Creating accessible examinations and assessments for disabled students
2. Reflecting on practice
The Quality Assurance Agency (QAA) sets a standard for good practice in
assessing students in higher education. The high standards expressed in
the QAA Code are equally important and relevant to considerations about
assessing disabled students.
QAA in Section 6 Code of Practice, Assessment of Students, says
that assessment strategies should be properly designed and kept under
review (1.i), should be rigorous, consistent and at an appropriate level
(1.ii), that assessment tasks should be effective measures of student
attainment and that policies and practices must be able to guarantee the
validity, equity and reliability of assessments.
QAA in Section 6 Code of Practice, Assessment of Students, also
states that whatever forms assessment takes, good information and
guidance should be available to students and staff (2) and feedback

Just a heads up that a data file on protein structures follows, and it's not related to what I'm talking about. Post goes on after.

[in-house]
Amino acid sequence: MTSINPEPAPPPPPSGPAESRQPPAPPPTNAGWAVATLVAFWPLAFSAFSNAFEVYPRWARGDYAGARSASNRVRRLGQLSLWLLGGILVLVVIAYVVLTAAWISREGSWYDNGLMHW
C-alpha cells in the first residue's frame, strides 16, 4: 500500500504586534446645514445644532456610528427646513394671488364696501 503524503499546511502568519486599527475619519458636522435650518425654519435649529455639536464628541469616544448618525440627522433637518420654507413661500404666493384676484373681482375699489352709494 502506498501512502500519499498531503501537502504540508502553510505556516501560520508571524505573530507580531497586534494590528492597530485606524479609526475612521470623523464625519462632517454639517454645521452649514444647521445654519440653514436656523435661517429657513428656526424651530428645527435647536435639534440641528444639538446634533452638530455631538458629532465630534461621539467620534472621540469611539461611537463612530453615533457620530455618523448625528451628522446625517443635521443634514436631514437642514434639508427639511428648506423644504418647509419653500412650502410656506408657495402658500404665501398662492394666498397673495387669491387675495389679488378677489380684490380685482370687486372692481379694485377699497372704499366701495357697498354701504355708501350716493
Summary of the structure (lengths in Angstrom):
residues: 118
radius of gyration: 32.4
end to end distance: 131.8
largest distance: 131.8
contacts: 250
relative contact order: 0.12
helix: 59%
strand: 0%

should be given to students in such a way that they are encouraged and
directed to improve (12).
Assessment has great importance in higher education, both at a symbolic
level and in terms of the real consequences of grades and degree levels for
the students assessed. Given this importance, it is clear that it will generally
be a good thing if the student knows the nature and timing of assessments in
advance. It also follows from modern conceptions of higher education that the
student should know the structure and, at least in general terms, the content of
The traditional nature of the Chinese examination system from time to
time generated a problem of candidates preparing set answers for
formulaic questions. In their turn the examiners went to extraordinary
lengths to set questions in such a way that they would be impossible for